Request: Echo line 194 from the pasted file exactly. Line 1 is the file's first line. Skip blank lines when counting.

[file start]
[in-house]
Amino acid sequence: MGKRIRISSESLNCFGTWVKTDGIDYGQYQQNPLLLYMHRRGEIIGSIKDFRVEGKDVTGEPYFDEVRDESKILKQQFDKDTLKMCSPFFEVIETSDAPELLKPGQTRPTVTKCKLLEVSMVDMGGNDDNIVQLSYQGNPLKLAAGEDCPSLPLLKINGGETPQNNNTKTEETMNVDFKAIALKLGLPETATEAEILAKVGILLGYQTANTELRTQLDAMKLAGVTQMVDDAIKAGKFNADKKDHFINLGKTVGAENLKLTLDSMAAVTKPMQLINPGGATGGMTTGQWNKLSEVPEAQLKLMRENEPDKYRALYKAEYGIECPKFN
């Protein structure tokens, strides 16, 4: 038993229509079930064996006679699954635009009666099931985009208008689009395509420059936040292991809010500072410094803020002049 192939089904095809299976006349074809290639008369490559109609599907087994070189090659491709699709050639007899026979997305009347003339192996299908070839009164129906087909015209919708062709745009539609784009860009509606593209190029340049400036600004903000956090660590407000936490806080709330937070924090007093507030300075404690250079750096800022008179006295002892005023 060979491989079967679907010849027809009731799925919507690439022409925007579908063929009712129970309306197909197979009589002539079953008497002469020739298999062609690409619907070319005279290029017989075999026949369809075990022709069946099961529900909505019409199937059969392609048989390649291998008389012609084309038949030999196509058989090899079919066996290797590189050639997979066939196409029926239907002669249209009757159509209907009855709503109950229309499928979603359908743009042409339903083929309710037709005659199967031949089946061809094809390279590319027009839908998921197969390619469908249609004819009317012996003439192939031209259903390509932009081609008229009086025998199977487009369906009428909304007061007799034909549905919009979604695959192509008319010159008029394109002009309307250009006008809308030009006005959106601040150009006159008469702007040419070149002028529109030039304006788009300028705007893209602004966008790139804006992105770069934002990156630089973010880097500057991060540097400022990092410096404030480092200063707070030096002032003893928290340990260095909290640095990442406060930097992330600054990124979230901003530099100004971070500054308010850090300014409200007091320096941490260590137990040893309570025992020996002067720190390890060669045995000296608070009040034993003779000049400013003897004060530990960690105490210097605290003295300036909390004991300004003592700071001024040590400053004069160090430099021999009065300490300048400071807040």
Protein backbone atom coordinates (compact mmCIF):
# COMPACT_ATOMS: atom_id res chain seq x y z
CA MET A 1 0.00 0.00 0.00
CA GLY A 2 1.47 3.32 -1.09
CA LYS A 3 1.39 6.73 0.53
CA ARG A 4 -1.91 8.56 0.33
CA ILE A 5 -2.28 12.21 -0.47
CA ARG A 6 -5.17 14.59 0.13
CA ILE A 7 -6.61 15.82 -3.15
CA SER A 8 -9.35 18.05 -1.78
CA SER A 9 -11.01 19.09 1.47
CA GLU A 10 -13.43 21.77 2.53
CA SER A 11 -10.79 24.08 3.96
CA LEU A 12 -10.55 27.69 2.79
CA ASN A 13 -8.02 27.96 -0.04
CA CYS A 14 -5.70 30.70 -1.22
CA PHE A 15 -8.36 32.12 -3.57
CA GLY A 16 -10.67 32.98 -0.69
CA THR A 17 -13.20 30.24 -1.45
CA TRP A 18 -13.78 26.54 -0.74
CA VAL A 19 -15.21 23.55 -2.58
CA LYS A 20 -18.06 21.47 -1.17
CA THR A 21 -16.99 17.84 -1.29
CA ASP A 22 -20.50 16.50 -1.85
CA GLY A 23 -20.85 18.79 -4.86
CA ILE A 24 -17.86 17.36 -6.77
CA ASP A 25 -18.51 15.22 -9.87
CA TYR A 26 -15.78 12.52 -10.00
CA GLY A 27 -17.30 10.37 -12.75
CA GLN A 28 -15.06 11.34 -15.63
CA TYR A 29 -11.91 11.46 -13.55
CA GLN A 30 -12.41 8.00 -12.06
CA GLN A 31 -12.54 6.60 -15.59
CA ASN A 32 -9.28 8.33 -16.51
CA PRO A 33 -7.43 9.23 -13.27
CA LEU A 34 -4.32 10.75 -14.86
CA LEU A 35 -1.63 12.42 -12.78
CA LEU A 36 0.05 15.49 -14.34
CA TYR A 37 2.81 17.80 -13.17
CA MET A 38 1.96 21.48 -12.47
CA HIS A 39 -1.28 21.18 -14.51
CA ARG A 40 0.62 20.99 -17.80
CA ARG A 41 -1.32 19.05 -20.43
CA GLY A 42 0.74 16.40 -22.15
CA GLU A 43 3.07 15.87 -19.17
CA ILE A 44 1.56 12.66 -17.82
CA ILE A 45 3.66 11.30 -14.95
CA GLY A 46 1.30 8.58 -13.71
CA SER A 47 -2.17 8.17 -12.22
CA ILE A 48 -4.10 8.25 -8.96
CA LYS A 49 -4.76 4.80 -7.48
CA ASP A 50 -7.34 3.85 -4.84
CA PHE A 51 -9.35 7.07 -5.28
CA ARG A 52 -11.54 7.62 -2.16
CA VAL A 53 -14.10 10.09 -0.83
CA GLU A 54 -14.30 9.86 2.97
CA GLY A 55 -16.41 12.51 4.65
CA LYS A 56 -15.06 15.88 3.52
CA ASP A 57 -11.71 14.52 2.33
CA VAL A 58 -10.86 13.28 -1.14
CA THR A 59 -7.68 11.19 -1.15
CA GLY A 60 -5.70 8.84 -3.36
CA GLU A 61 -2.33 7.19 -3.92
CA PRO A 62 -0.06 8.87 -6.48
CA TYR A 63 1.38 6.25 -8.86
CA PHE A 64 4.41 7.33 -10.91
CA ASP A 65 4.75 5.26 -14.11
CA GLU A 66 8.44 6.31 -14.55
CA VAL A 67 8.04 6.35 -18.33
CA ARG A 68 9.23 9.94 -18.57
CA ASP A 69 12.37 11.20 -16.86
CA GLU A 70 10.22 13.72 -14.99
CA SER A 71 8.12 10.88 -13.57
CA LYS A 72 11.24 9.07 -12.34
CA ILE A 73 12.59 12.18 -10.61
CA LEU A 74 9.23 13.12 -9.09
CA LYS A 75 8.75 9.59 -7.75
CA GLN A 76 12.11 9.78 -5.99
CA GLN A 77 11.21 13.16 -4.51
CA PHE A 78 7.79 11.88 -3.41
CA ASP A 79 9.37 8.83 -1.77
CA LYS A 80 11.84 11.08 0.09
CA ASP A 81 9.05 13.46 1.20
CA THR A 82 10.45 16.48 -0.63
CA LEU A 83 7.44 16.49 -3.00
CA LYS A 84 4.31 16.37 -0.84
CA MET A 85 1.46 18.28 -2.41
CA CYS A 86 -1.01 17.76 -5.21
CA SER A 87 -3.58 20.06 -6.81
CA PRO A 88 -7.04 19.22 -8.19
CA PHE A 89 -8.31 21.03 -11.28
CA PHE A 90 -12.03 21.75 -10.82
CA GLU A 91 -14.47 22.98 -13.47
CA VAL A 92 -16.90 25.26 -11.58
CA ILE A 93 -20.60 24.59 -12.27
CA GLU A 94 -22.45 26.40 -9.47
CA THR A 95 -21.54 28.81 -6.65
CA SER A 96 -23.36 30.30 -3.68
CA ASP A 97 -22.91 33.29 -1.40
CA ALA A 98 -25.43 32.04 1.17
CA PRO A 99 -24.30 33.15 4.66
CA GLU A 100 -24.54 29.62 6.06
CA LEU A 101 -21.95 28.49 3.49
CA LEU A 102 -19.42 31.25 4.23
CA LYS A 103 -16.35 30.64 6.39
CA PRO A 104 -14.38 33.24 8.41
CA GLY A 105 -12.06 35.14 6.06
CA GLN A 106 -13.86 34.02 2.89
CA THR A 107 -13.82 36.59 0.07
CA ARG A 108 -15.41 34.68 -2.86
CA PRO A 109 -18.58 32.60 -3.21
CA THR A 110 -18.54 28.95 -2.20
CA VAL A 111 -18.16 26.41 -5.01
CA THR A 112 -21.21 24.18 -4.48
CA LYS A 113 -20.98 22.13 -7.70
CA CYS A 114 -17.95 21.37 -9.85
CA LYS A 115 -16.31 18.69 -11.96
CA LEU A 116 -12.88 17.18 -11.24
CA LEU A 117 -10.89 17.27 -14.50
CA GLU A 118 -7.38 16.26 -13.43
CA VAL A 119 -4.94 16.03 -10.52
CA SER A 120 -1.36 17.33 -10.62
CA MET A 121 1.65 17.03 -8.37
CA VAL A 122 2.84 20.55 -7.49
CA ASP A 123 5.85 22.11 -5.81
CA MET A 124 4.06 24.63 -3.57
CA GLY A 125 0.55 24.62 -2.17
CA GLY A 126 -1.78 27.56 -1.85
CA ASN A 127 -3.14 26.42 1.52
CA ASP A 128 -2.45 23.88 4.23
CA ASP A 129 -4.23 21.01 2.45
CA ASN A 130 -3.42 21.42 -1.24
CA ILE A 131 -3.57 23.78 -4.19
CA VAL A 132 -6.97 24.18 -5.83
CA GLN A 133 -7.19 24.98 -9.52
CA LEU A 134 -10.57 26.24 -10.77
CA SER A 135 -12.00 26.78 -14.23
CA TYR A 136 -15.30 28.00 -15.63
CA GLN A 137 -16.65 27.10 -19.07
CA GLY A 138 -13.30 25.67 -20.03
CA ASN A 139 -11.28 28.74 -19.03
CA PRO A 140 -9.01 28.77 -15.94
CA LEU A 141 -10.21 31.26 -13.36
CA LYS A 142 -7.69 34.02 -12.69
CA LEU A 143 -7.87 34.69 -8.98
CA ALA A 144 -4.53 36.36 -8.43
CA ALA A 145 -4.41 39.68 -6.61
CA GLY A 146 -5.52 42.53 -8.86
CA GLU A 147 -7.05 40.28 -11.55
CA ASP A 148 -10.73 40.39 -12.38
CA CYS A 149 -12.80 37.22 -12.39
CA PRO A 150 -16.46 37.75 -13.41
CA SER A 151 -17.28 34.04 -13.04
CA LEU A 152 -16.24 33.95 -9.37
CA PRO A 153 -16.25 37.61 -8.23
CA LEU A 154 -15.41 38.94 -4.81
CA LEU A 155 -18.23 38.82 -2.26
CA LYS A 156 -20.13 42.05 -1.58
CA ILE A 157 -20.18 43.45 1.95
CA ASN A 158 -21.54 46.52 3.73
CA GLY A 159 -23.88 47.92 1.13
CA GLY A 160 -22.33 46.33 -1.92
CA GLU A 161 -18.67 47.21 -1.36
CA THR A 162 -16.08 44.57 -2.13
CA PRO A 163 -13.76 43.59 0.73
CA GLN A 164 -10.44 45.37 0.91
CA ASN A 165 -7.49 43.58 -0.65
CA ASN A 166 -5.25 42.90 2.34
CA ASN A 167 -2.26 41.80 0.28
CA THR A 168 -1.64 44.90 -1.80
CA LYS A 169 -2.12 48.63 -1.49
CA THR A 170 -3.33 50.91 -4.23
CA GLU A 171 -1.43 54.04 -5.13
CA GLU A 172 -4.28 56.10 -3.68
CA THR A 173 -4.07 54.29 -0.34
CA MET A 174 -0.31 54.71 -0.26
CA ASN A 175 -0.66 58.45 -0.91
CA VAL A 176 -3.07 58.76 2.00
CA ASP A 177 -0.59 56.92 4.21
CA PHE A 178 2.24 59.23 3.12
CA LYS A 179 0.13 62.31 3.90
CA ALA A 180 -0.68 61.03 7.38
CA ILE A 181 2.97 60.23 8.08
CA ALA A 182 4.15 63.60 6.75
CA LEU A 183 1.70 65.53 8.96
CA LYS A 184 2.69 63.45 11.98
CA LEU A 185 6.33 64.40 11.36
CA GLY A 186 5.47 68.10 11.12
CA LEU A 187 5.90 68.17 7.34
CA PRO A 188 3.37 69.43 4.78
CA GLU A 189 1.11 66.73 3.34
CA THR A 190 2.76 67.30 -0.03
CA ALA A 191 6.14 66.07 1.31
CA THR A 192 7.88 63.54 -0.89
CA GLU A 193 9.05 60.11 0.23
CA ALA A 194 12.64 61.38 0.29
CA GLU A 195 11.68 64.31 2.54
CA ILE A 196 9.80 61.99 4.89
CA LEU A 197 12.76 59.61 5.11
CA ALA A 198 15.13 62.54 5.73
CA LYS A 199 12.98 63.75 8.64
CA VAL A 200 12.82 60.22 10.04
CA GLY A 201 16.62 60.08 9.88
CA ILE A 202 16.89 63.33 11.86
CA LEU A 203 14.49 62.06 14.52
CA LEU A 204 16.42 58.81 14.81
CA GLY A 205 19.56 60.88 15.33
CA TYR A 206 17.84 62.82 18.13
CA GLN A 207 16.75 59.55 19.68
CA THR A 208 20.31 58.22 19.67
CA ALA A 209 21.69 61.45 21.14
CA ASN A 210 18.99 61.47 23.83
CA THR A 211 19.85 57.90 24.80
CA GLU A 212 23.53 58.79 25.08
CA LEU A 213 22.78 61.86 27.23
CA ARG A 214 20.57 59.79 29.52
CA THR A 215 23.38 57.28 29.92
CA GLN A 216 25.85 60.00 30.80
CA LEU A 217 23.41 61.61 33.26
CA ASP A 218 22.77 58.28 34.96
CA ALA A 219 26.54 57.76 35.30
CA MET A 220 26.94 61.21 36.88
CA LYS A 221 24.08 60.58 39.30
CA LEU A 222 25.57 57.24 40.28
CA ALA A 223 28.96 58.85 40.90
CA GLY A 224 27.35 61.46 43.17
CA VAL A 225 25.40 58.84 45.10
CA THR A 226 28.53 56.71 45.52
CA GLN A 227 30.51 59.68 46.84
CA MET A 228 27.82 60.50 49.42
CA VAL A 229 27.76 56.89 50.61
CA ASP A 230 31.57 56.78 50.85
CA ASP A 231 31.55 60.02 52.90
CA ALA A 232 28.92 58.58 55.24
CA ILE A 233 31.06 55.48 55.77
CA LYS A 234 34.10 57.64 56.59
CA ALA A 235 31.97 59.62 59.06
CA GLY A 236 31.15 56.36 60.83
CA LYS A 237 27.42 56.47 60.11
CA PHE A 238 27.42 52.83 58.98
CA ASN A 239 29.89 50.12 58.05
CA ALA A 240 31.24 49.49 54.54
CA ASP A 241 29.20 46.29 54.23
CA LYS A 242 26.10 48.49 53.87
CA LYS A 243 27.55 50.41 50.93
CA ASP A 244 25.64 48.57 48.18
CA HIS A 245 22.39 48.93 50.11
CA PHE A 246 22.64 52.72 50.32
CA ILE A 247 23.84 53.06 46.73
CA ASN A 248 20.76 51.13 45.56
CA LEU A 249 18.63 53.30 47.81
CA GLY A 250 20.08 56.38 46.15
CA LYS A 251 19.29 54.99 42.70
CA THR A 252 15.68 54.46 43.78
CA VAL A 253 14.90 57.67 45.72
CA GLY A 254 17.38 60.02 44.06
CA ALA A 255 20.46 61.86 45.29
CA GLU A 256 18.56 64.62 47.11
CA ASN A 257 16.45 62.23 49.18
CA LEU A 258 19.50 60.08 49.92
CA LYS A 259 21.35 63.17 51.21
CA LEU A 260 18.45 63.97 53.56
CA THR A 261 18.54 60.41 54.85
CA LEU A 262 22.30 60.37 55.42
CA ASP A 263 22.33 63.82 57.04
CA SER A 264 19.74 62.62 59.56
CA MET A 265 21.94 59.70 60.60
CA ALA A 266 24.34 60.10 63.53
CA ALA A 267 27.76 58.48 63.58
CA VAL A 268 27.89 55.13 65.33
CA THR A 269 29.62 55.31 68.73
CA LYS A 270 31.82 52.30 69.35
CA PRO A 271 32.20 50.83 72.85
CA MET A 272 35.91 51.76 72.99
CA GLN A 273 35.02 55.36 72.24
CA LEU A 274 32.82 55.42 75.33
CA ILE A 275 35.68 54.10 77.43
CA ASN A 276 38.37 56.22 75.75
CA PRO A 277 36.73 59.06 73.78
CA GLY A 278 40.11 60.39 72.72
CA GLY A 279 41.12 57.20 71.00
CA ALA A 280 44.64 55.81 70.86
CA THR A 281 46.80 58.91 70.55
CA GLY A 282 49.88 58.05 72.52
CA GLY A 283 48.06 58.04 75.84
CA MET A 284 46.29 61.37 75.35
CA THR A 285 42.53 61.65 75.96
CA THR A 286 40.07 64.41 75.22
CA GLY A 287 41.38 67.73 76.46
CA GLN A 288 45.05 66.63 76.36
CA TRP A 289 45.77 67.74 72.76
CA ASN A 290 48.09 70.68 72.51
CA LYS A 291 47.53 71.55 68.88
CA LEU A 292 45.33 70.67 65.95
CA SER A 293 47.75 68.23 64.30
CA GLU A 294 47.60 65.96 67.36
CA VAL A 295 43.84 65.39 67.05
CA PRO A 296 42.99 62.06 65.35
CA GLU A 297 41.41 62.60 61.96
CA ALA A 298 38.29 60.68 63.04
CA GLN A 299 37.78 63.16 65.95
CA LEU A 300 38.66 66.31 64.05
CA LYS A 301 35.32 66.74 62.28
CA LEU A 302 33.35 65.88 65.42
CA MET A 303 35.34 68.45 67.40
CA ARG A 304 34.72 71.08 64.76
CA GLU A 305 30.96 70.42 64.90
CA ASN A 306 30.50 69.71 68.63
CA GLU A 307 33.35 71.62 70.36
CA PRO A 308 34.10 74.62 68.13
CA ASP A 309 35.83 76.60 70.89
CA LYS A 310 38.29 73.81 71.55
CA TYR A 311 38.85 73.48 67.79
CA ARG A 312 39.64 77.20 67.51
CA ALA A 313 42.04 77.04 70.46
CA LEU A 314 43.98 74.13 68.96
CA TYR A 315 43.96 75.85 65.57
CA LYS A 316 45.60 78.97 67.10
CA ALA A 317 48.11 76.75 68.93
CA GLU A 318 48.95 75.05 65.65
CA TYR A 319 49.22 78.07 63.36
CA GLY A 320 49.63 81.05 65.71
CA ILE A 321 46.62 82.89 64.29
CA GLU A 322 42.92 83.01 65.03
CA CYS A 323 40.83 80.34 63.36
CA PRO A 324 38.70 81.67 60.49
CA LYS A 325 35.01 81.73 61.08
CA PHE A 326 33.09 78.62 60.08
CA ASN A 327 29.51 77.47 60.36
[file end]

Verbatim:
CA GLU A 189 1.11 66.73 3.34